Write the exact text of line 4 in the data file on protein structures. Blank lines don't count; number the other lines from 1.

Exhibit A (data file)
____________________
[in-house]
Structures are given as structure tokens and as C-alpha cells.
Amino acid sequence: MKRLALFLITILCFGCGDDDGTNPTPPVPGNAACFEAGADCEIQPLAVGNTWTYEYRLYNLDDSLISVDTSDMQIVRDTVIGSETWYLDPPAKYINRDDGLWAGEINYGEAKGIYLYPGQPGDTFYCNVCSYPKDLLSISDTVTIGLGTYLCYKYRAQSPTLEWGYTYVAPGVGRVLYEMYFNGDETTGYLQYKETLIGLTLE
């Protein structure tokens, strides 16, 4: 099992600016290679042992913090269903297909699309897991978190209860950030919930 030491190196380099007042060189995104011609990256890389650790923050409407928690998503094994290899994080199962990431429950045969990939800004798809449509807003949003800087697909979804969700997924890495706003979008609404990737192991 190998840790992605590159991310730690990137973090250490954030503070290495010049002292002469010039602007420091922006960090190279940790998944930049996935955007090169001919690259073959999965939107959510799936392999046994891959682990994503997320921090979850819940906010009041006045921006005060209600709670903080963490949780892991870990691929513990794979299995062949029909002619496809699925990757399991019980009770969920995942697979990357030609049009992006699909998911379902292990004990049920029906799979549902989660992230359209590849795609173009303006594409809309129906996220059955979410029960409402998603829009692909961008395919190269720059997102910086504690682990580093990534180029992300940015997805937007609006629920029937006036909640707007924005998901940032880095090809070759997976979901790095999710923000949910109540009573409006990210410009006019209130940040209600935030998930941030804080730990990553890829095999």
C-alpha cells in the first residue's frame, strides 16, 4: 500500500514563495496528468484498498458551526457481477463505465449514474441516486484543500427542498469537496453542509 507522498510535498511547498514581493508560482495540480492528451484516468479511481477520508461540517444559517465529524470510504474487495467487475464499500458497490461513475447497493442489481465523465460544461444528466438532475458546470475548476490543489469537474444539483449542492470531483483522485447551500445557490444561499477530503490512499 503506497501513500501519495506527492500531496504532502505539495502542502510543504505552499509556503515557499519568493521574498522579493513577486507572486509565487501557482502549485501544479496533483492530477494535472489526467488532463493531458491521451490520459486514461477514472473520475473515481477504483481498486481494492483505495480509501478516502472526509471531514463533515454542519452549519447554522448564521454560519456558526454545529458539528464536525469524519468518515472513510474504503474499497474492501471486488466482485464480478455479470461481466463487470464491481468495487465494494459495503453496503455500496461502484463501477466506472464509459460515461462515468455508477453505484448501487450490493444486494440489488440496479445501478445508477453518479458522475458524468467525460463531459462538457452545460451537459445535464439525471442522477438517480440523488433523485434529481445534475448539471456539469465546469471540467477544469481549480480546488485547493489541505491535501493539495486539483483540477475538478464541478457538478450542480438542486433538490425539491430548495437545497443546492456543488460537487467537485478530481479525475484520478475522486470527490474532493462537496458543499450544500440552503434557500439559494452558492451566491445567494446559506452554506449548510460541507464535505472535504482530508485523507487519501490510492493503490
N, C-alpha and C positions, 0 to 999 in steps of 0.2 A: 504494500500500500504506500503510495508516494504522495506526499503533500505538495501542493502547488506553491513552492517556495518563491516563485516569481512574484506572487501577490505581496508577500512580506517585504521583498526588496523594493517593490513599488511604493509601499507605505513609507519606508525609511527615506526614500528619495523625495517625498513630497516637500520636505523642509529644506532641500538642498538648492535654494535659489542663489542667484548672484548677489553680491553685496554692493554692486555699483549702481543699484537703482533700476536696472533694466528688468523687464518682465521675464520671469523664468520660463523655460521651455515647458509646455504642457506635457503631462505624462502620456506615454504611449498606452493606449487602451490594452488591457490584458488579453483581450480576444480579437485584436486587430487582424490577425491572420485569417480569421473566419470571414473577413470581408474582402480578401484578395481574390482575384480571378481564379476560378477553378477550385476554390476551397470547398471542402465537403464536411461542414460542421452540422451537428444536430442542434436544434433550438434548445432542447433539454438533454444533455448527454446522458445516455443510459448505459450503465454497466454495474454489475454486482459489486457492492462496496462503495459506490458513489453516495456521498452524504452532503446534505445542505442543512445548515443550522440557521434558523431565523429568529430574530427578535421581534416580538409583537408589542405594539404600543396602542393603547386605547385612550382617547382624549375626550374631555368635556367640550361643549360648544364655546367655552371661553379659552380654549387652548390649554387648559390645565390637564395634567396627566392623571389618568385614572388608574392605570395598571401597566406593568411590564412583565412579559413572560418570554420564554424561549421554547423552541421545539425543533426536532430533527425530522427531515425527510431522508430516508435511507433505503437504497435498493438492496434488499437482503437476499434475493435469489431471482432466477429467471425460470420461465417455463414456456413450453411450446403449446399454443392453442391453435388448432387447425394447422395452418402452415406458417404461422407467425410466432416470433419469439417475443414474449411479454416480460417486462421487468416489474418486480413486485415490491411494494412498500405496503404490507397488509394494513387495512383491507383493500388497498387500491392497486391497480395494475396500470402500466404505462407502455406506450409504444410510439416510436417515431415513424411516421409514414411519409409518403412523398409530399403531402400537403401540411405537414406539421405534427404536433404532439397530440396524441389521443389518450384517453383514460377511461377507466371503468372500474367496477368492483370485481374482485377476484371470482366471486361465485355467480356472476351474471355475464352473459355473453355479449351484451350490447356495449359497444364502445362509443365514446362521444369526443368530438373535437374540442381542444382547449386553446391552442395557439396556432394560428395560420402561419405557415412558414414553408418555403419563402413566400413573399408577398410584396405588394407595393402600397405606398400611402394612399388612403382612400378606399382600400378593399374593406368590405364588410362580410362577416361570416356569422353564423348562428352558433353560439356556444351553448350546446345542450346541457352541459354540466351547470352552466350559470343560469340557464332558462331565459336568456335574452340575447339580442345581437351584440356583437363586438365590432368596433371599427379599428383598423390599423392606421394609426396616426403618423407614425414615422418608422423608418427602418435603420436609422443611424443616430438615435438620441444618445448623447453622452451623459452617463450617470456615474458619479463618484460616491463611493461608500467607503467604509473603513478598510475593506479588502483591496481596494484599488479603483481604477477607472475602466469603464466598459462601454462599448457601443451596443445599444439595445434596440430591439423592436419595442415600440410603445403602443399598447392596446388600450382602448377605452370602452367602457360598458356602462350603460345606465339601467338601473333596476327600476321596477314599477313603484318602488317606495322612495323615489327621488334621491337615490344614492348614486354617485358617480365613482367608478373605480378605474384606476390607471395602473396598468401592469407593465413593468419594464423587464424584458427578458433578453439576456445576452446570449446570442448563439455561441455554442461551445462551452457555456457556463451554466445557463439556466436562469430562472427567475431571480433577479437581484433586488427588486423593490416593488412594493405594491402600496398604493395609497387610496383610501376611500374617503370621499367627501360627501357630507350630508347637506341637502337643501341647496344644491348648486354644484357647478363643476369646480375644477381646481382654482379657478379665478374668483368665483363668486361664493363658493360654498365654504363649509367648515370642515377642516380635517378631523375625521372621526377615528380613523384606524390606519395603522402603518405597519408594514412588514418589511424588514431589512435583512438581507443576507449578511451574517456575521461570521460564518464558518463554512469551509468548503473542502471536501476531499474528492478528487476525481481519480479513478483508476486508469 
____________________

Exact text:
């Protein structure tokens, strides 16, 4: 099992600016290679042992913090269903297909699309897991978190209860950030919930 030491190196380099007042060189995104011609990256890389650790923050409407928690998503094994290899994080199962990431429950045969990939800004798809449509807003949003800087697909979804969700997924890495706003979008609404990737192991 190998840790992605590159991310730690990137973090250490954030503070290495010049002292002469010039602007420091922006960090190279940790998944930049996935955007090169001919690259073959999965939107959510799936392999046994891959682990994503997320921090979850819940906010009041006045921006005060209600709670903080963490949780892991870990691929513990794979299995062949029909002619496809699925990757399991019980009770969920995942697979990357030609049009992006699909998911379902292990004990049920029906799979549902989660992230359209590849795609173009303006594409809309129906996220059955979410029960409402998603829009692909961008395919190269720059997102910086504690682990580093990534180029992300940015997805937007609006629920029937006036909640707007924005998901940032880095090809070759997976979901790095999710923000949910109540009573409006990210410009006019209130940040209600935030998930941030804080730990990553890829095999």